Ever wonder why we make snot? Mucus lines our respiratory and gastrointestinal tracts, acting as a sticky glue that traps unwanted substances before they can get into the body. However, research from Jeremy Barr’s lab in Melbourne, Australia has shown that there might be a lot more to the story of snot. Barr and his team have found that mucus contains a far higher concentration of bacteriophages – bacteria-killing viruses – than the surrounding tissue. These bacteriophages might be protecting the underlying human cells from invasion and infection by harmful bacteria, playing underappreciated roles as disease-fighters.
Traditionally, it was thought that these bacteria-killing viruses really only interact with bacteria, and not human cells. However, Barr’s latest research suggests that it may be possible for bacteriophages to be transported in mucus to our inner organs and subsequently absorbed by the human cells that line our gut, lungs, and even our brains. In the lab, researchers could spot bacteriophages encased inside these different human cell types, though they do not yet understand how the bacteriophages were able to get there in the first place.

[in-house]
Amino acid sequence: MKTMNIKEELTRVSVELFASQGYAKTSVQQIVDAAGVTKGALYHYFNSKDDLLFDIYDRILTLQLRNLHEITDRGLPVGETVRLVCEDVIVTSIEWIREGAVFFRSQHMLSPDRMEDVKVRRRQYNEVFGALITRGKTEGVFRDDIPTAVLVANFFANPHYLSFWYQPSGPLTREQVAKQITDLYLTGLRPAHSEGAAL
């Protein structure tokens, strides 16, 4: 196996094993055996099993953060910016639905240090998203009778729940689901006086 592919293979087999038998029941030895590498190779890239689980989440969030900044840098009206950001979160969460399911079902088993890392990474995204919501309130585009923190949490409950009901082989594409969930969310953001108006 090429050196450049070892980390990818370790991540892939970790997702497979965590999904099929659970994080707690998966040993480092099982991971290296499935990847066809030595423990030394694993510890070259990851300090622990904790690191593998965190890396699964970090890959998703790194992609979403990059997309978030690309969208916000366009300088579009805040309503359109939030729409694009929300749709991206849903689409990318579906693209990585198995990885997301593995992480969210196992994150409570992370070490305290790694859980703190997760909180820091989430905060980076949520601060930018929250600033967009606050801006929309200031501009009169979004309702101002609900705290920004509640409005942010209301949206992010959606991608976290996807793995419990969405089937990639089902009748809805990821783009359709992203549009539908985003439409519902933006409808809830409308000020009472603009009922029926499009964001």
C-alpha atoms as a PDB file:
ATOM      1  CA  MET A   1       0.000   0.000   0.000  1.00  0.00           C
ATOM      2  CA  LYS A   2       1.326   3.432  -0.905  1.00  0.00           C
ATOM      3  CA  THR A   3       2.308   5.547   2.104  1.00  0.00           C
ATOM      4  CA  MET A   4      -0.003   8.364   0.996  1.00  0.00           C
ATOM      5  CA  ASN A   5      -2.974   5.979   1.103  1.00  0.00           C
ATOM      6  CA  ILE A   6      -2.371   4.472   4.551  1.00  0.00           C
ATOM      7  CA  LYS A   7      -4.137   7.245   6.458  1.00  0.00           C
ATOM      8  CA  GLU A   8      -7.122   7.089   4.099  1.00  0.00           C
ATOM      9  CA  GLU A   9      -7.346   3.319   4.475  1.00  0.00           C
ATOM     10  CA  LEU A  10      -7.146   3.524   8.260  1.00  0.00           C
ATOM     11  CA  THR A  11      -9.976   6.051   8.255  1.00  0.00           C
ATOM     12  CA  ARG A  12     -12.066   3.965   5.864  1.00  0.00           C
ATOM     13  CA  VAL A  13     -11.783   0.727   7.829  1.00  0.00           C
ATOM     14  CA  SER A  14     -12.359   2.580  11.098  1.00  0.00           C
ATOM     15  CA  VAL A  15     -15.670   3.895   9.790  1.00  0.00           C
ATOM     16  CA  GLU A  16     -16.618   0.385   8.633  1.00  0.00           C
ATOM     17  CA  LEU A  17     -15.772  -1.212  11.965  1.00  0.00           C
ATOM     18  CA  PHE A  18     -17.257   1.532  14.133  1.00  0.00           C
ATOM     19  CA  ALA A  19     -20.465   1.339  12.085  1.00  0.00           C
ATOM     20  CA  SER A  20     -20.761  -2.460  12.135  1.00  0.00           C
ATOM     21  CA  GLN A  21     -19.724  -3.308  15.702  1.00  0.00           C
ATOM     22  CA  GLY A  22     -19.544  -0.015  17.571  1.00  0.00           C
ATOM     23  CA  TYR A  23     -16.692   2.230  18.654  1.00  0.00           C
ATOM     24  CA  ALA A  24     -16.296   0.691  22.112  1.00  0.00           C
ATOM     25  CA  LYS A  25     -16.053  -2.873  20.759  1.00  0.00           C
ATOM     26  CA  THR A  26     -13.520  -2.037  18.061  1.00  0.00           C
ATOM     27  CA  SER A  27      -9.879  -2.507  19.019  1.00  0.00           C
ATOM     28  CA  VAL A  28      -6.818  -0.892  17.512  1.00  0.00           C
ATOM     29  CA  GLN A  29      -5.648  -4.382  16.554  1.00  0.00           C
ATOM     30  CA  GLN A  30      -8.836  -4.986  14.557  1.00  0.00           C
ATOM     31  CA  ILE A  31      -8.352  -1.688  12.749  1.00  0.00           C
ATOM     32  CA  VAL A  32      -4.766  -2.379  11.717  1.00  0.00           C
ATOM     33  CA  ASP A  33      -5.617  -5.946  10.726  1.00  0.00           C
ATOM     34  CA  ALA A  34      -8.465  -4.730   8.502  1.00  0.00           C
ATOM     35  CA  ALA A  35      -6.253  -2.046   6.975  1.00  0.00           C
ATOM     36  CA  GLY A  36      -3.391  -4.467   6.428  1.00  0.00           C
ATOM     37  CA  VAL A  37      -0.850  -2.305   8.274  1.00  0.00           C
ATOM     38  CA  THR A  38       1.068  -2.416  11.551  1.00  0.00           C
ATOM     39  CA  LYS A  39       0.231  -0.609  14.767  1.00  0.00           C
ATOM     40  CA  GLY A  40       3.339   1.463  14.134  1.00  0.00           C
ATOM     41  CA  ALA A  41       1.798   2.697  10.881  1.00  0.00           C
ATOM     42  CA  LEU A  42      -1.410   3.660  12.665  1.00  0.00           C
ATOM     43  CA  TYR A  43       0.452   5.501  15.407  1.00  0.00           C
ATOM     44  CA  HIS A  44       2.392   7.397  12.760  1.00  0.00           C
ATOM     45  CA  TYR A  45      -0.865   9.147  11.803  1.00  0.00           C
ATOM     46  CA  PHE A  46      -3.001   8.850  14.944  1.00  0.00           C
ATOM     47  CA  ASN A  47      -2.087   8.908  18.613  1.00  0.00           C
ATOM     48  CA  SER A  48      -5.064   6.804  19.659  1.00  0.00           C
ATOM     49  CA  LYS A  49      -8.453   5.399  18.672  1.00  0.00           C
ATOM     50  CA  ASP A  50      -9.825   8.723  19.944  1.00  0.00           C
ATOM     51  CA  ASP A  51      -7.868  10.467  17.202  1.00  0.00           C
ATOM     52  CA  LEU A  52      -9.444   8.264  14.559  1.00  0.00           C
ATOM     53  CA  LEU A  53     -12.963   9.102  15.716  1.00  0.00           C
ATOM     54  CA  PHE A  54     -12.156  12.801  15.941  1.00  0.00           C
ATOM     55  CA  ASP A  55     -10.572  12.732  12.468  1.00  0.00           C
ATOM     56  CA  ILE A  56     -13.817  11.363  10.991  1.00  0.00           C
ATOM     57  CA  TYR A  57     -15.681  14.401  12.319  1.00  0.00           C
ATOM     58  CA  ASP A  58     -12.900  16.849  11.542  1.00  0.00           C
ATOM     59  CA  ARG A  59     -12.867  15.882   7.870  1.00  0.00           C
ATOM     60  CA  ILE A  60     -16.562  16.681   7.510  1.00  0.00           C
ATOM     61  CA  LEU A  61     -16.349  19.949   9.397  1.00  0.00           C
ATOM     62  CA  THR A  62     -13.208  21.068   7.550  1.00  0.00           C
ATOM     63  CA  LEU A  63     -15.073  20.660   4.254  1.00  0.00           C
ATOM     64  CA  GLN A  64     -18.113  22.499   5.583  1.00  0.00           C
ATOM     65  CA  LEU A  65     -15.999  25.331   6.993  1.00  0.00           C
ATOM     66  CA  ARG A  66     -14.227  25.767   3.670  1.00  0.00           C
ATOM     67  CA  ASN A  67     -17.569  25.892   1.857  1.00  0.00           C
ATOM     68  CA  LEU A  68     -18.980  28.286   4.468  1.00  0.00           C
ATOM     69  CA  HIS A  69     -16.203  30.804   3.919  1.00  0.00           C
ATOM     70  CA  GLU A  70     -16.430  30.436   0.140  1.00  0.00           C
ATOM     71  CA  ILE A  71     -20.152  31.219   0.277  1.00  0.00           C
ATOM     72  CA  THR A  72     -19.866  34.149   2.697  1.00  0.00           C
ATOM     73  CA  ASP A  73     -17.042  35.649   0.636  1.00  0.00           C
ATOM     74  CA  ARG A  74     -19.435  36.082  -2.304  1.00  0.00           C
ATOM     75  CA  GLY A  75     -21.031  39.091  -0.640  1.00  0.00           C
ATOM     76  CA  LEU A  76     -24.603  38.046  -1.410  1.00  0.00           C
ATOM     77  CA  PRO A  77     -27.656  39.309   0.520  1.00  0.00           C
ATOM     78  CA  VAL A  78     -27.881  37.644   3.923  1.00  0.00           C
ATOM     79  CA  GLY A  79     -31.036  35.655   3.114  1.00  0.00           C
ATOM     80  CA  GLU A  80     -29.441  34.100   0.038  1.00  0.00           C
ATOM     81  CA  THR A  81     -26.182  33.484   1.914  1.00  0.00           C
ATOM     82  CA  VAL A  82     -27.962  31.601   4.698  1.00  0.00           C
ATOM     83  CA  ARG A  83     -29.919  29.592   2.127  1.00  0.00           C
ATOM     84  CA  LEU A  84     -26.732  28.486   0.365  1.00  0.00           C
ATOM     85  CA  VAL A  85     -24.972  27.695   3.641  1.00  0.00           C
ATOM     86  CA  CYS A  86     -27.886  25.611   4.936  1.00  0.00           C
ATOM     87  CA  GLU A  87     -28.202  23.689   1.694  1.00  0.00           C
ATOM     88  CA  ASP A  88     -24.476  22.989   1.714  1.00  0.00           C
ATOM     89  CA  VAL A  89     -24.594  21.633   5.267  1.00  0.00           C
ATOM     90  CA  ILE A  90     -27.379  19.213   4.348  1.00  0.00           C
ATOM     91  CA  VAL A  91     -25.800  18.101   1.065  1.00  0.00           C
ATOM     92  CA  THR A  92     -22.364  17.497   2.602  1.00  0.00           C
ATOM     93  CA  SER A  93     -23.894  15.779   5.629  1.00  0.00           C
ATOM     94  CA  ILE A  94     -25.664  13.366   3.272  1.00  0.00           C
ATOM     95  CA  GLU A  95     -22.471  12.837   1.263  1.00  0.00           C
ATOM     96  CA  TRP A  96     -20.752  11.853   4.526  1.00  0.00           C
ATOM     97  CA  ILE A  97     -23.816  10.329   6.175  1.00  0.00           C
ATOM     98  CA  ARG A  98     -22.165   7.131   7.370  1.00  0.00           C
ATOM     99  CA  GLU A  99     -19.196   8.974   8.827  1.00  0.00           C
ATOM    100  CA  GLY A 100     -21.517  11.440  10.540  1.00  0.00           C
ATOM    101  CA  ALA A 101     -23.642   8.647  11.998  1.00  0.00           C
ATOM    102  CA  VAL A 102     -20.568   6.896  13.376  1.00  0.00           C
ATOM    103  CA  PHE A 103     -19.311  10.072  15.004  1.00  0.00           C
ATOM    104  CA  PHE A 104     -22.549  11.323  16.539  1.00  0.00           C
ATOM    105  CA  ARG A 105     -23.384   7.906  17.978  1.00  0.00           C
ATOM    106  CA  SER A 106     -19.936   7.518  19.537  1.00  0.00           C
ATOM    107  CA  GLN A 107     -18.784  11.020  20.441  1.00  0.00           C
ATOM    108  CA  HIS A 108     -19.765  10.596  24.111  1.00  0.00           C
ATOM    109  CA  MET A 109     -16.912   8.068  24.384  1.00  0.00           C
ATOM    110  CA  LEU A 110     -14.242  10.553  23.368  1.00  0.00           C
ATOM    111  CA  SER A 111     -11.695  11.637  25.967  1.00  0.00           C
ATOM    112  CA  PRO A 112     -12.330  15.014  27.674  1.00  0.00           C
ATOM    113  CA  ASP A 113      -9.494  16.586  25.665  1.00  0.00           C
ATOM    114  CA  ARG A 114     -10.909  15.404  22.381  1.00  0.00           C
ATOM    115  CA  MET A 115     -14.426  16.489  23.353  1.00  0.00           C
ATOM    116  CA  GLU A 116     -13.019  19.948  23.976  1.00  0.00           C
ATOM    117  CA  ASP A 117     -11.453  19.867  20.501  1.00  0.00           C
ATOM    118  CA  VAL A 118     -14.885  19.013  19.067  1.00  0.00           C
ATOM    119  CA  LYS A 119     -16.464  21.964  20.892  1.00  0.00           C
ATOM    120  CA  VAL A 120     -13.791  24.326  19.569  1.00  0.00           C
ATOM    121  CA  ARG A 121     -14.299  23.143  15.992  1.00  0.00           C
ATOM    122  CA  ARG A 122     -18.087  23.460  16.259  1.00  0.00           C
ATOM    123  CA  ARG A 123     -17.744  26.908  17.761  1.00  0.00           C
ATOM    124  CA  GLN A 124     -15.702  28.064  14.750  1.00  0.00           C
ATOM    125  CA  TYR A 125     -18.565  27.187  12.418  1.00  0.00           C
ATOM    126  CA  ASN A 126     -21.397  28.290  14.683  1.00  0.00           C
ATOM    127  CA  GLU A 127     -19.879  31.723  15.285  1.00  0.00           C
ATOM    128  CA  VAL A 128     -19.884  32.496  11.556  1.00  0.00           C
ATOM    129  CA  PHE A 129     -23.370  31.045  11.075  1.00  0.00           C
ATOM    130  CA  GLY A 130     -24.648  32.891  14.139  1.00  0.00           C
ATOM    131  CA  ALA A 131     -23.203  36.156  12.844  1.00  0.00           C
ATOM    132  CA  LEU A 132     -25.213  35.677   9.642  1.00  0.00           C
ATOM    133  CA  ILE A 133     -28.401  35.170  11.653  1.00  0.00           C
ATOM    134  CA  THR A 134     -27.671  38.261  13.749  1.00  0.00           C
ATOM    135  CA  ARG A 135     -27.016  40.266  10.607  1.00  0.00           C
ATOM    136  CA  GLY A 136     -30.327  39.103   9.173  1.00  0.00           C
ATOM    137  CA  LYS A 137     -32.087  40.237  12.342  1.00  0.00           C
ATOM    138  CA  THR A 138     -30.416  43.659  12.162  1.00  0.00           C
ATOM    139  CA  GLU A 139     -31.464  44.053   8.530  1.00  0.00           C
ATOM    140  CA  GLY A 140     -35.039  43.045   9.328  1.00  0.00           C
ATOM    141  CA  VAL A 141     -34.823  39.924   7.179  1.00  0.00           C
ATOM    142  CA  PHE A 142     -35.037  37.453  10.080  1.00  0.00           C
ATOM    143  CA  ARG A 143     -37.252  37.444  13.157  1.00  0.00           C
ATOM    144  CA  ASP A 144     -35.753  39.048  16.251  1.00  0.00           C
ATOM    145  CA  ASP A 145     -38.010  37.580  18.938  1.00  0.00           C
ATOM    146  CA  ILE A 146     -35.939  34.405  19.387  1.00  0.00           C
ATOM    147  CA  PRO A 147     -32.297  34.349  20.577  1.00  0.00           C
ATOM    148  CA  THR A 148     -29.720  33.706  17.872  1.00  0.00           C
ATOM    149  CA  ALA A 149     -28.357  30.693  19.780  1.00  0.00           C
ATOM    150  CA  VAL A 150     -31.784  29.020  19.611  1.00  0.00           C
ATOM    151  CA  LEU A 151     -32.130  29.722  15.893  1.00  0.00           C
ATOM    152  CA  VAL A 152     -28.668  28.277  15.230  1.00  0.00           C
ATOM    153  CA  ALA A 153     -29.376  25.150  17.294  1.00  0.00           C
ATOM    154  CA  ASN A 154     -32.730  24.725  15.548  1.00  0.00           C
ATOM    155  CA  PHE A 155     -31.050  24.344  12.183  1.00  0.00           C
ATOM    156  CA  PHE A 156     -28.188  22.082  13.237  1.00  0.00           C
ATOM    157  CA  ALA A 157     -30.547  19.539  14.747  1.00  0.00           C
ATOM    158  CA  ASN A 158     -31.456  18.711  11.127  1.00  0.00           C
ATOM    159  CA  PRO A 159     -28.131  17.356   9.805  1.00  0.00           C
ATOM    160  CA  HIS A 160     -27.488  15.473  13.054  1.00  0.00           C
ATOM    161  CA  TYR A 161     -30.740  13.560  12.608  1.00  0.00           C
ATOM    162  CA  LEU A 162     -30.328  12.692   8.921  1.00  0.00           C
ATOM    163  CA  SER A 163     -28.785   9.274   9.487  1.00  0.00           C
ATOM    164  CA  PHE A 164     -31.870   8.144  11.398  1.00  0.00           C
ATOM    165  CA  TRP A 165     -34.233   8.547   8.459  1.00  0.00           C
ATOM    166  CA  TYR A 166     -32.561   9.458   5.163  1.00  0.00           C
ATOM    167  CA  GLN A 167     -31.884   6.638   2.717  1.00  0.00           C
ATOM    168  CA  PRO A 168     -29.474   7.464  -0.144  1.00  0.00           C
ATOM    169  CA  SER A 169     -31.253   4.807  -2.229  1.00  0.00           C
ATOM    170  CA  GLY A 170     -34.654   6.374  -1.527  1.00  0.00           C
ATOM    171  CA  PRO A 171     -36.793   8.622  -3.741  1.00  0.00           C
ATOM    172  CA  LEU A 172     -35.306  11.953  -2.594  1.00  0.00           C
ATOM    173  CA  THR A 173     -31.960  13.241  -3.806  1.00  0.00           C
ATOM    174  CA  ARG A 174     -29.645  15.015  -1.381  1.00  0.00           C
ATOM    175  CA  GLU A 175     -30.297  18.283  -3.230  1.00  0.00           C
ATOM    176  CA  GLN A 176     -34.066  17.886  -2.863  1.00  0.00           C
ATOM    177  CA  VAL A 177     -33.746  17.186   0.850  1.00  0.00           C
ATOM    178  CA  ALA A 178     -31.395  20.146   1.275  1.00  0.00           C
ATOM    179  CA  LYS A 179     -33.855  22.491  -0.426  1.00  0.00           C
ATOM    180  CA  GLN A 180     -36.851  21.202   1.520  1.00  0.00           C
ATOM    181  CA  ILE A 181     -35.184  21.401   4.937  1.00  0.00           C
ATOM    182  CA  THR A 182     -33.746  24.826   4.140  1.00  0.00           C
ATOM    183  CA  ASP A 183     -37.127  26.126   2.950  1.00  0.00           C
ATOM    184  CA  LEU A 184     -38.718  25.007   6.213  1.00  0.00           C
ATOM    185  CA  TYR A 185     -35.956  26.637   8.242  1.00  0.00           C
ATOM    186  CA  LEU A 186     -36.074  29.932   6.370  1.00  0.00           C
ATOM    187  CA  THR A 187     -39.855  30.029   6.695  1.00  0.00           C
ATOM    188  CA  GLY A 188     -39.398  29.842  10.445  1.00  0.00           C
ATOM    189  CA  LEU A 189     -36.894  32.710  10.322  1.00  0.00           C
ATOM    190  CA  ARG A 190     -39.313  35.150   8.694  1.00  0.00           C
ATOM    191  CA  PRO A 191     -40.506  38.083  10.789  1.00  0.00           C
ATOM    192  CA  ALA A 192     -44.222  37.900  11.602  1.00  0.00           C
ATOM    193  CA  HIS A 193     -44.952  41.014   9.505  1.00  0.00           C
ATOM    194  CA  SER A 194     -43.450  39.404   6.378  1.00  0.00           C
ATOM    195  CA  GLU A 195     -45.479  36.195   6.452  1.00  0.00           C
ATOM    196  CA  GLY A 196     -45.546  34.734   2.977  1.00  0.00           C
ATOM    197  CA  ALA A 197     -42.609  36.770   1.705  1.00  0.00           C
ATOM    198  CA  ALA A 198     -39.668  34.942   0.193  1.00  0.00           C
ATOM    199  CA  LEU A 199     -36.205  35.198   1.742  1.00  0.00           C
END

This research raises the possibility that there might be an entire army of bacteriophages within us – an entire “phageome” – quietly fighting disease. There are many diseases that are associated with an imbalance of bacterial communities within our bodies, ranging from irritable bowel disease to diabetes. If scientists can understand how to recruit this phageome army to fight these bad bacteria, they might be able to treat many human diseases.
Popular news article: Do bacteriophage guests protect human health? – Science
Original science article: Bacteriophage Transcytosis Provides a Mechanism To Cross Epithelial Cell Layers – mBio
Managing correspondent: Radhika Agarwal